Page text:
Commitments and contingencies


Notes to Financial Statements

NOTE 14    COMMITMENTS AND GUARANTEES

Yahoo! Commercial Agreement

On December 4, 2009, we entered into a 10-year agreement with Yahoo! whereby Microsoft will provide the exclusive algorithmic and paid search platform for Yahoo! Web sites. Microsoft provided Yahoo! with revenue per search guarantees for a period of 18 months after implementation of the Microsoft search ads platform in each country, extended by an additional 12 months for the U.S. and Canada. These guarantees are calculated, paid, and adjusted periodically and are rate guarantees, not guarantees of search volume. We estimate the remaining cost of the revenue per search guarantees during the guarantee period could range up to $150 million.

Product Warranty

The changes in our aggregate product warranty liabilities, which are included in other current liabilities and other long-term liabilities on our balance sheets were as follows:

 

(In millions)   

Three Months Ended

March 31,

   

Nine Months Ended

March 31,

 


     2012     2011     2012     2011  

Balance, beginning of period

   $ 167      $ 202      $ 172      $ 240   

Accruals for warranties issued

     12        14        43        46   

Settlements of warranty claims

     (16     (31     (52       (101


 


 


 


Balance, end of period

   $   163      $   185      $   163      $ 185   
    


 


 


 



NOTE 15    CONTINGENCIES

Antitrust, Unfair Competition, and Overcharge Class Actions

A large number of antitrust and unfair competition class action lawsuits were filed against us in various state, federal, and Canadian courts on behalf of various classes of direct and indirect purchasers of our PC operating system and certain other software products. We obtained dismissals or reached settlements of all claims that have been made to date in the United States.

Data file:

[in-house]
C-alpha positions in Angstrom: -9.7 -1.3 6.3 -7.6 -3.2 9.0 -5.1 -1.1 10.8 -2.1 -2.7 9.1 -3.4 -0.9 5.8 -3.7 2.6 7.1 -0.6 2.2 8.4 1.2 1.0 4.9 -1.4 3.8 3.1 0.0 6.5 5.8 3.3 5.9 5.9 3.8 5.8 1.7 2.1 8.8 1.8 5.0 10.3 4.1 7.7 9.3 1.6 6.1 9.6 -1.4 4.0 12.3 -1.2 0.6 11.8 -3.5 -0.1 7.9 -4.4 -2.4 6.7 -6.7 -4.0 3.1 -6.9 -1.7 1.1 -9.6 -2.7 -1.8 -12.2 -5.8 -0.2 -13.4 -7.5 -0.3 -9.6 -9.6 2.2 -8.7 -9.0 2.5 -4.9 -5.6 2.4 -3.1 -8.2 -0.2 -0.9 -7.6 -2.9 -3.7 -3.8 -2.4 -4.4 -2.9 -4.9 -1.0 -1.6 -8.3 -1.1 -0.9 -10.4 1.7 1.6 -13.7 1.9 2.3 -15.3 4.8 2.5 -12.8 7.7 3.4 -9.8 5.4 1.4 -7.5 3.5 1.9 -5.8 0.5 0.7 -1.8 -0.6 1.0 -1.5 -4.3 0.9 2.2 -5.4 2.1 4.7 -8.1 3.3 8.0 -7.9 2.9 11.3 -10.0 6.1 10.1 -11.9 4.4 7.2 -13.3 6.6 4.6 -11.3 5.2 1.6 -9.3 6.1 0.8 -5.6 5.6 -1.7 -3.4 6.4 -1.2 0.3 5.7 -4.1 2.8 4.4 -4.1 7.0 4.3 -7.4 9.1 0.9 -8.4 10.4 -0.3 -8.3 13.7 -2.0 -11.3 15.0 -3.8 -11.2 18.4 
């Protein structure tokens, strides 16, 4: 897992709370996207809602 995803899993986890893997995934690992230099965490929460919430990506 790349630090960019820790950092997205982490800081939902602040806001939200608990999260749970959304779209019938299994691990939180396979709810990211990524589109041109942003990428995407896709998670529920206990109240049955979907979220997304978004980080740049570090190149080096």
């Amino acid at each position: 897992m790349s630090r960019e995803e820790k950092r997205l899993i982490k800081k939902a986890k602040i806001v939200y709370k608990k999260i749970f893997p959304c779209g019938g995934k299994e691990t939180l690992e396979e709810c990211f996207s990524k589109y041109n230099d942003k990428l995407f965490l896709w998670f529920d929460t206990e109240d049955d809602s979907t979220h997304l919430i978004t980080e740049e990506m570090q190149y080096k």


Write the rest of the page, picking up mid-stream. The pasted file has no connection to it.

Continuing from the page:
All settlements in the United States have received final court approval. Under the settlements, generally class members can obtain vouchers that entitle them to be reimbursed for purchases of a wide variety of platform-neutral computer hardware and software. The total value of vouchers that we may issue varies by state. We will make available to certain schools a percentage of those vouchers that are not issued or claimed (one-half to two-thirds depending on the state). The total value of vouchers we ultimately issue will depend on the number of class members who make claims and are issued vouchers. The maximum value of vouchers to be issued is approximately $2.7 billion. The actual costs of these settlements will be less than that maximum amount, depending on the number of class members and schools that are issued and redeem vouchers. We estimate the total cost to resolve all of the state overcharge class action cases will range between $1.9 billion and $2.0 billion. At March 31, 2012, we have recorded a liability related to these claims of approximately $500 million, which reflects our estimated exposure of $1.9 billion less payments made to date of approximately $1.4 billion mostly for vouchers, legal fees, and administrative expenses.

The three cases pending in British Columbia, Ontario, and Quebec, Canada have not been settled. In March 2010, the court in the British Columbia case certified it as a class action. In April 2011, the British Columbia Court of Appeal reversed the class certification ruling and dismissed the case, holding that indirect purchasers do not have a claim. The plaintiffs have appealed to the Canadian Supreme Court, which will be heard in the fall of 2012. The other two actions have been stayed.

Other Antitrust Litigation and Claims

In November 2004, Novell, Inc. (“Novell”) filed a complaint in U.S. District Court for the District of Utah (later transferred to federal court in Maryland), asserting antitrust and unfair competition claims against us related to Novell’s ownership of WordPerfect and other productivity applications during the period between June 1994 and March 1996. In June 2005, the trial court granted our motion to dismiss four of six claims of the complaint. In March 2010, the trial court granted summary judgment in favor of Microsoft as to all remaining claims. The court of appeals reversed that ruling as to one claim. Trial of that claim took place from October to December 2011 and resulted in a mistrial because the jury was unable to reach a verdict. Microsoft has filed a motion for judgment as a matter of law. The court has not set a new trial date.

Patent and Intellectual Property Claims

Uniloc Litigation